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Science-Fiction and Fantasy
"Speculative fiction reviewed with a discerning eye."
Edgar Rice Burroughs, Tarzan of the Apes
This is one of the few "classics" that I truly enjoyed reading. This is a fun book. Very entertaining. Burroughs' language, while very British, is simple enough to draw the reader into the action, of which there is a lot.
From the beginning, Burroughs does not slow down much to describe feelings of the characters, only those necessary to continue the story. He simply goes on with the action, which makes for a fast-moving story. The chapters are short, as well, which makes for quick reading.
I had one complaint with the character of the boy Tarzan, and that was his seemingly unending ability to learn. He finds a book and in a couple of years, he recognizes the characters enough to know how they relate to the pictures. Then he finds a pencil, and, after marking up a desk for a while, suddenly comes up with the idea to copy the characters in the book. A ten year old boy is going to come up with that on his own? And by eighteen he is fully fluent, with the help of a dictionary.
Also, I did not like how the ending is a sort of cliffhanger, which leaves the reader wondering what will happen next. However, it does guarantee that I will read The Return of Tarzan, which is, I suppose, the intent.
Along the way, one does get caught up in the romance angle with Jane Porter, especially knowing her standing in the Tarzan canon. It is this angle which makes the ending all the more frustrating. One wishes to know for sure that they will end up together, in spite of interference from her previously intended.
One English phrase that comes to mind to describe this book is that it is "a ripping good yarn." I look forward to reading others in the series.
Robert A. Heinlein, Stranger in a Strange Land
Well, I can certainly tell what attracted the hippies to this book. What with all the free lovin' going on, this is practically a primer for the Haight-Ashbury crowd. All that's missing are the drugs, and religion probably counts as one.
SF-wise, this is pure old school from the X Minus One days. "Martian teaches Earthlings a better way" goes at least back to The Day the Earth Stood Still and probably farther (I'm no SF scholar by any means). But here it's given the Heinleinian twist of adding sex and characters who are lovable in their crassness (e.g. Jubal Harshaw).
Now, I would consider myself a Heinlein fan (of the Lazarus Long fan subgenre), but I found this a slow read. This story would have been served best as a novella at its longest--optimally a long short story. The lead character of Mike (Valentine Michael Smith, the "Man from Mars") is simply not that compelling. At first, its somewhat interesting (in a Starman sort of way) to watch Mike learn the our language and customs. But after that, he becomes a one-dimensional Messianic figure. His followers suffer the same fate. The women especially are difficult to tell apart--a typical Heinlein failure.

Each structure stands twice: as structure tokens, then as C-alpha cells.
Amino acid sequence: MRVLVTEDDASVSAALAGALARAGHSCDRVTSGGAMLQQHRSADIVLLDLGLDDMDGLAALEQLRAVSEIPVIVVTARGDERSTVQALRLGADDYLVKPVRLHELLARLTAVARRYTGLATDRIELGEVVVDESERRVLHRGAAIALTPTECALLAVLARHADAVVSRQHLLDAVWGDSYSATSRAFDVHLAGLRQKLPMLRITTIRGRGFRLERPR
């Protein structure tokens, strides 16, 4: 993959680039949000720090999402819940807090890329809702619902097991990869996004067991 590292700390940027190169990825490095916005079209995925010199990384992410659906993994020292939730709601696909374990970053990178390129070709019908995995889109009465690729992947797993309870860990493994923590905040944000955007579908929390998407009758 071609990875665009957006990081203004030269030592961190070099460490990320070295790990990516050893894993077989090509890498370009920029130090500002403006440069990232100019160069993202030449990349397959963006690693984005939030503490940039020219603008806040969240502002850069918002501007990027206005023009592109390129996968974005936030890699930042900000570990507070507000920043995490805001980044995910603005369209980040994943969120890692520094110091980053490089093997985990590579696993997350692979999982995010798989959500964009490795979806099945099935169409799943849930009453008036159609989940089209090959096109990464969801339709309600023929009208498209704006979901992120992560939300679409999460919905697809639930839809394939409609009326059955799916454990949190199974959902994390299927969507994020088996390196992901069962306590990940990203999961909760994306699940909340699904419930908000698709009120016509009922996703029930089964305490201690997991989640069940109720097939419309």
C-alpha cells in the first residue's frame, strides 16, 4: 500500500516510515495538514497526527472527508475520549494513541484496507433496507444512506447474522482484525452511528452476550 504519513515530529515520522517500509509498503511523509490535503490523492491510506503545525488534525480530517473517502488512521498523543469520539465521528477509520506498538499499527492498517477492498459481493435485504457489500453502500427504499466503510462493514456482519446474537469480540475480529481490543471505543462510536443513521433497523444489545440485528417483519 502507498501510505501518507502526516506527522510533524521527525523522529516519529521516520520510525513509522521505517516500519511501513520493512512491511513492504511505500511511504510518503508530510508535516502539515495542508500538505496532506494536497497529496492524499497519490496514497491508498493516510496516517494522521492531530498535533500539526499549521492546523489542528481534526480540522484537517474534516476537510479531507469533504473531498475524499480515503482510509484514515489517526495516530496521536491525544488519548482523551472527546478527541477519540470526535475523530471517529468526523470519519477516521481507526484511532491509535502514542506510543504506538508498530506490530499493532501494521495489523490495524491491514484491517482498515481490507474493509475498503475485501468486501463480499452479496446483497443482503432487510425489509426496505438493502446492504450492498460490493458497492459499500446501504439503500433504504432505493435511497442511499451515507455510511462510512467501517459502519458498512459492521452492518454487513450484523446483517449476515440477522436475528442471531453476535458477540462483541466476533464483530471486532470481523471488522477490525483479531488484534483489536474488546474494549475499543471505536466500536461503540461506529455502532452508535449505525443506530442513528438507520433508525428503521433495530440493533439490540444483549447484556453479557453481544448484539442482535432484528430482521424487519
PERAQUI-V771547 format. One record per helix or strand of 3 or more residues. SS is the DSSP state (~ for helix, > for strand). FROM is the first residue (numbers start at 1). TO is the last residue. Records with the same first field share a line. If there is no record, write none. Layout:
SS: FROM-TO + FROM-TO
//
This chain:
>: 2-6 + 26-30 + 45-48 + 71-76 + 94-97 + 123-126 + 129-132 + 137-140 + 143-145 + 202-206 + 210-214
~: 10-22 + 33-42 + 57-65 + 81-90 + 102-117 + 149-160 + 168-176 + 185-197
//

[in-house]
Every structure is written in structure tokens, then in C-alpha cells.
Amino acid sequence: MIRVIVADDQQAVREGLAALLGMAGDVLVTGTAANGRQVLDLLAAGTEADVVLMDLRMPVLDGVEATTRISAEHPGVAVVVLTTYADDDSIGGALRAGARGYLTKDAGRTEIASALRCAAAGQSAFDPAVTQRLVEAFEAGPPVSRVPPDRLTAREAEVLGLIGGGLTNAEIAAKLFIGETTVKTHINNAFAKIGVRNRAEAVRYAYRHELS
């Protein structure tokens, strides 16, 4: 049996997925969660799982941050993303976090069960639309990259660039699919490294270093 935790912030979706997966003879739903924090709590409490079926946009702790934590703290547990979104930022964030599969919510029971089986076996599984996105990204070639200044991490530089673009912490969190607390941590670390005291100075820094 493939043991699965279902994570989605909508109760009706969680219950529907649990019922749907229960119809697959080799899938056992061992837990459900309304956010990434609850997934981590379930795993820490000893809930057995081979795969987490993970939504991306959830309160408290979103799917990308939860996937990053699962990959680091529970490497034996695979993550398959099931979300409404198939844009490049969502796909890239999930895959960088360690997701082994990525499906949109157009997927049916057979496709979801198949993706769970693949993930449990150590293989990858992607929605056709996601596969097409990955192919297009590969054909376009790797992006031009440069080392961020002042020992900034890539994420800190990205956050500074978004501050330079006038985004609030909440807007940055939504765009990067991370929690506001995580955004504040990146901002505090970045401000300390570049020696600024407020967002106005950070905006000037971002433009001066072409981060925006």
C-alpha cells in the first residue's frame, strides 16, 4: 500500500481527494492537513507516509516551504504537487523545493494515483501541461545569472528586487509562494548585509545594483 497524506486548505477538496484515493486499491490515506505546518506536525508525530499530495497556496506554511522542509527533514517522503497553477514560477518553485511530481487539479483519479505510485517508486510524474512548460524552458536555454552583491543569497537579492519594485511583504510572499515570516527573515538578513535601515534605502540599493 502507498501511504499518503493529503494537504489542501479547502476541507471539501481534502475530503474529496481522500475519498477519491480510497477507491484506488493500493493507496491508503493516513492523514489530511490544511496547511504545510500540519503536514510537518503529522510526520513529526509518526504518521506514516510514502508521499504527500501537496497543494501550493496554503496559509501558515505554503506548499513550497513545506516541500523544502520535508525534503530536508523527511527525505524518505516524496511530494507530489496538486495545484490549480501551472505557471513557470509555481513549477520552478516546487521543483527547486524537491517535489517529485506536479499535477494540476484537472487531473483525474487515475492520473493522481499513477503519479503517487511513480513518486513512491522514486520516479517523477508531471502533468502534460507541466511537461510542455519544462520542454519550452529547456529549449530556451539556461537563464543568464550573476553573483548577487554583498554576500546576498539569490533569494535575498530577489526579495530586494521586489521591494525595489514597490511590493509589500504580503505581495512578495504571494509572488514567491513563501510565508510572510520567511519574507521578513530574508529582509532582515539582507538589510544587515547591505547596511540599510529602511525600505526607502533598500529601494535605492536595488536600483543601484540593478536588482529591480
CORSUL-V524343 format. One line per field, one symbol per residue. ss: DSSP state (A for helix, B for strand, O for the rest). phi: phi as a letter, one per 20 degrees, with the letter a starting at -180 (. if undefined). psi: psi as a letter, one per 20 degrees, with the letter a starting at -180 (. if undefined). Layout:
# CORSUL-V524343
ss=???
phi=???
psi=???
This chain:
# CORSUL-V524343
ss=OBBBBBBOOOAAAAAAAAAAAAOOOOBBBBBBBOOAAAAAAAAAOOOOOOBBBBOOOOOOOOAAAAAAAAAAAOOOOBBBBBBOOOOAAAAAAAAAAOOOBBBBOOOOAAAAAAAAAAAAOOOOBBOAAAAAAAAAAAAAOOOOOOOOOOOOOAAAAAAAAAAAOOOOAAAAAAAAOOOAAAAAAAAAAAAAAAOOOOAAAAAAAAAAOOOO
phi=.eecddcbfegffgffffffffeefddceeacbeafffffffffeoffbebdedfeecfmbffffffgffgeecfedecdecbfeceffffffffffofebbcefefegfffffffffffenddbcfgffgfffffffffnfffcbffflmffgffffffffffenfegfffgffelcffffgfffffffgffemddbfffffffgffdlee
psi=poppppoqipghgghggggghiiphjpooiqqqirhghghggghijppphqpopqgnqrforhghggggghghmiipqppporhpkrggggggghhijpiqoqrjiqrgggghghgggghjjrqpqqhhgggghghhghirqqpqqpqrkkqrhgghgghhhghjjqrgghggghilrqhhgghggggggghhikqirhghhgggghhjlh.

All in all, I was not impressed with this "classic." Perhaps my expectations were too high, but I don't think that this is even one of his ten best.
Spider Robinson, The Callahan Touch
I seem to have started in the middle of this series. First, I read Callahan's Legacy because it was the only one my library had. Then, I found this book in my local used bookstore. So, not only am I out of order, but I'm reading backwards. (I then read Callahan's Key, at least getting back in the right direction.)
But I don't really think that matters. I'm still really enjoying this series from Spider Robinson--the stories of a bunch of really strange folks that hang around a bar, whether the proprietor is the titular Mike Callahan or the narrator Jake Stonebender.
The plot is negligible, when it exists. The main draw is all the varied characters and their wild personalities and how they interact with one another. Beware, however, the puns come fast and furious. But, if, like me, you think playing with words is the highest form of humor, then pull up a stool because here is a place where "shared pain is lessened, shared joy is increased."
Donovan's Brain was the first book to feature a brain being kept alive outside its body. Now, if you think about that, there have been several stories to use that idea. You can thank Curt Siodmak for that.
It is a really good read, besides. I read it in two days, and that is pretty fast for me. Every free minute I had, I picked it up and continued the story. I think that says a lot.
Now, I'm not saying it's a great novel. It is not. But it has that one aspect that all good novels should have--grip. This story gripped me and I constantly wanted to know what would happen next.
This book was written in 1942 but it feels as if it were written today. If you are a fan of science-fiction (or of the Orson Welles radio play that was made from this, as I am), I think you would enjoy Donovan's Brain and its sequel, Hauser's Memory. If you're interested in finding more about what happened to Dr. Patrick Cory, then this is the place to go.
Hauser's Memory is along the same lines, except that in this one Cory and his colleague Hillel Mondoro try to save just the memory of a dead Nazi--Karl Hauser--by extracting the RNA from the brain using mortar, pestle, and centrifuge. Cory offers himself as the subject but Mondoro injects himself behind Cory's back. Mondoro almost immediately begins to feel the effects--having dreams and memories--and begins to follow the dead man's wishes. A similar story to its predecessor, but still well-told.